Monday, June 29, 2009

Careful, July 4th is almost here

As a kid July 4th was always one of my favorite holidays. And why wouldn't it be? What could be better for a young boy than big colorful explosions in the sky? Luckily for us, our dog never seemed bothered by the loud percussive explosions, but he may have been the exception.

Many people don't realize that more pets will get loose during the July 4th weekend than any other time of the year because they are afraid of the loud noise of fireworks. Fireworks and loud noises may cause pets to panic, become excited, destructive, and frequently run away from home in fear.

As we all know, fireworks are often set off days before and after the 4th of July so it is important to consider your pet’s safety now. Last year a dog in Albany ran away from home when fireworks went off in the neighborhood and the dog was hit by a car. Please don’t let your pet be next.

Here are a few tips for your pets on 4th of July:

  • Never leave your pet in a car unattended
  • Keep your pet indoors in a quite secure place
  • Don't take your pet to the fireworks events
  • For pets with severe anxiety talk to your vet, they may recommend sedatives or herbal remedies
  • Make sure that you have a current pet id tag and make sure your microchip information is up to date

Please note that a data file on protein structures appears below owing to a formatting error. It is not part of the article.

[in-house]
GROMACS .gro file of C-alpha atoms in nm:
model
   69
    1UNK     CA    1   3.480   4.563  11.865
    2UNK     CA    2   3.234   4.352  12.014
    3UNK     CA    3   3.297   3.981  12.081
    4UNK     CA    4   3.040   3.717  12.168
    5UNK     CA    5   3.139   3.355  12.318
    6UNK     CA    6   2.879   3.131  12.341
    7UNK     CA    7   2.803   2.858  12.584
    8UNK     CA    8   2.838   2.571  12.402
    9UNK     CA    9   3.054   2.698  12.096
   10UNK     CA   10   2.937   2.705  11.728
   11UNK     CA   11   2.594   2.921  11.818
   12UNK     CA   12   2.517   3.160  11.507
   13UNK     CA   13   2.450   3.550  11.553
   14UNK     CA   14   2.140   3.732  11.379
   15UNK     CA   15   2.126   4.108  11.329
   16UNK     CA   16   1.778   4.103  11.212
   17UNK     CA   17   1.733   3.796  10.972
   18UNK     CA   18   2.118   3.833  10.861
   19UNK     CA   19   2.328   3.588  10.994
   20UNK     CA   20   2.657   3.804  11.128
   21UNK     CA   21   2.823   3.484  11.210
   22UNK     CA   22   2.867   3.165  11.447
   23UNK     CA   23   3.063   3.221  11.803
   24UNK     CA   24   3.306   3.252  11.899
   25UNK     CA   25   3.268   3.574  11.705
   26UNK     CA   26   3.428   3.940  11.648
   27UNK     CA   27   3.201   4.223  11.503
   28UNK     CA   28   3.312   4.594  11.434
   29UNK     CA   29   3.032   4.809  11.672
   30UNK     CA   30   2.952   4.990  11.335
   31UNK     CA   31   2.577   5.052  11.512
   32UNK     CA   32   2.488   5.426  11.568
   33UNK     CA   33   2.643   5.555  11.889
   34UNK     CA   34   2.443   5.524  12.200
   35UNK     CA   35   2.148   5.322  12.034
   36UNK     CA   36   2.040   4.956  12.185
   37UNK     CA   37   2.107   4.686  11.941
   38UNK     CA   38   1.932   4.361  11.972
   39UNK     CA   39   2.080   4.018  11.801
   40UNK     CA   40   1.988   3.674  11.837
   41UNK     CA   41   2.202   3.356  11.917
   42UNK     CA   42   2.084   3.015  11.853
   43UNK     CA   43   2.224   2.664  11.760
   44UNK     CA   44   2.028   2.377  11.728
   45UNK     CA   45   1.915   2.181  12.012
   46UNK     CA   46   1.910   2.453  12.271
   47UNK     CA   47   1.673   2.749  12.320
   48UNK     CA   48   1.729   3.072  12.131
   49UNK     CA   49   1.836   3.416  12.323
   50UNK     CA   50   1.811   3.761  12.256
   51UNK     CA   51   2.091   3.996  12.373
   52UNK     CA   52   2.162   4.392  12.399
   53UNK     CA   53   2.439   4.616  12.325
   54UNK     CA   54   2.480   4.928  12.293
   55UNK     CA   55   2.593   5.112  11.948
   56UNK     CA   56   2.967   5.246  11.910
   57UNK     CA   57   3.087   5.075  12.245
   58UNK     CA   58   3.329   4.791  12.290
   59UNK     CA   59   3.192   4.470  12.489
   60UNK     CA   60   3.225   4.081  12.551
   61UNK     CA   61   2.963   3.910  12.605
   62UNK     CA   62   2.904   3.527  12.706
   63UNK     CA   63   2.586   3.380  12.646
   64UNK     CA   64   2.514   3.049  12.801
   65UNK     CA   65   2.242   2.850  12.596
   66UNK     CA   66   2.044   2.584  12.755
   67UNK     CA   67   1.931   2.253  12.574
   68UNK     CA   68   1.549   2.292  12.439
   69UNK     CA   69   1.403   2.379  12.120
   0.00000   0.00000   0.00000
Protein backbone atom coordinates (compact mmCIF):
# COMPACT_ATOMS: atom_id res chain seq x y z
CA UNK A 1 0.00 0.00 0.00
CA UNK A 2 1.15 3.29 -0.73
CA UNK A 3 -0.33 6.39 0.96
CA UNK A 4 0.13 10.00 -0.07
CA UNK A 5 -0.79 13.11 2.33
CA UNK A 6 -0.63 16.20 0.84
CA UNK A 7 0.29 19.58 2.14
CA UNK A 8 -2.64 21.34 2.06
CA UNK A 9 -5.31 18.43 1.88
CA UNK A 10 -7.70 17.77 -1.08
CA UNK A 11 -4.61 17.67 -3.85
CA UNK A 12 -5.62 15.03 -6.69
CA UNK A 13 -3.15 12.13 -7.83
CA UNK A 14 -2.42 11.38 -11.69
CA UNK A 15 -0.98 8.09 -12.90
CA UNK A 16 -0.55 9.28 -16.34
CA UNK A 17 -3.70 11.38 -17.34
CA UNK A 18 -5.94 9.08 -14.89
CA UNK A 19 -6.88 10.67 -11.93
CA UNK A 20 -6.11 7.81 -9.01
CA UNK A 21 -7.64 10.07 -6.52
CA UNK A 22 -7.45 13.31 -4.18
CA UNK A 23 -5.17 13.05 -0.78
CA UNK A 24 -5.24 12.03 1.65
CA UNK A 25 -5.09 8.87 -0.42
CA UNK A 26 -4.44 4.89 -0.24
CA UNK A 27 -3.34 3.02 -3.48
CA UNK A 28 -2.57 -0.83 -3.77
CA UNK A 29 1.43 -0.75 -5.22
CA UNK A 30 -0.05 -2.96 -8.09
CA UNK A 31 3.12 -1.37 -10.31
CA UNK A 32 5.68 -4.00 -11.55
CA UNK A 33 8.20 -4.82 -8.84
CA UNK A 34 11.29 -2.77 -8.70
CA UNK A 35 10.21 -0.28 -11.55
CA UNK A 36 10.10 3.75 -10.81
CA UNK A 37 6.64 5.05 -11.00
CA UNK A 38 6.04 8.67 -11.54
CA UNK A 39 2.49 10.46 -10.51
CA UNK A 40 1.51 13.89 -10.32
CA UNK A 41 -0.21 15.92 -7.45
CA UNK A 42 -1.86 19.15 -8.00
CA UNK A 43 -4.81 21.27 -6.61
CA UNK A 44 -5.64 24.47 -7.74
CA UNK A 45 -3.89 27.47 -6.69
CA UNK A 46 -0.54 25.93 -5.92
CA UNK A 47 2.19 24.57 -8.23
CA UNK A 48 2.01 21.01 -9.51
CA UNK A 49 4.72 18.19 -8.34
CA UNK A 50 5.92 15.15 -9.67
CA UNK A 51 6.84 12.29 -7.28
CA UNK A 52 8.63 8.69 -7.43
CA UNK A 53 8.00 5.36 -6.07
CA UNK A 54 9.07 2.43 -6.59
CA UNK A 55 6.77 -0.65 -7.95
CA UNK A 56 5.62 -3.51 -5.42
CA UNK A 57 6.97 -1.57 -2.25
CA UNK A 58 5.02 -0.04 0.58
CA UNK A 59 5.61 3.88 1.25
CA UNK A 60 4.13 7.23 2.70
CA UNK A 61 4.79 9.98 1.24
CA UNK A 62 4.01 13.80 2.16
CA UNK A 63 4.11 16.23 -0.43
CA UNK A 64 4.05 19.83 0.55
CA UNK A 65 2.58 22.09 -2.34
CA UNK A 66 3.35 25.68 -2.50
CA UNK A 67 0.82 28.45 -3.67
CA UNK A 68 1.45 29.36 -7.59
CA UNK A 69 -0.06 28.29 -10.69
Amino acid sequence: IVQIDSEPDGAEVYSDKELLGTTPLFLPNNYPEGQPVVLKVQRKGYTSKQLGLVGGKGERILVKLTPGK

• Provide plenty of fresh clean, water as pets may pant excessively when afraid
  • Leave a radio on with classical music or a talk radio station. Avoid loud or percussive music.
  • Do not leave your pet outside. They may become so afraid that they will escape even though they may never have tried before.
  • Do not leave your pet tied or chained up. When pets are afraid, they may try to escape from the chain and either injure themselves or pull the chain loose.
  • If your pet is missing check immediately with your local dog control officer and animal shelter.

In order to help reunite pets with their families this year, the Humane Society is offering microchips for only $15 on Thursday July 2nd and Friday July 3rd from 10am to 4pm. The microchip is the size of a grain of rice and is implanted by a veterinarian between your pet’s shoulder blades. The chip then serves as a permanent identification for your pet. Even if they loose their collar, shelters and veterinarians will be able to scan the chip and return your pet too you. All dogs coming in for microchips must be on a leash. Cats must be in a carrier.

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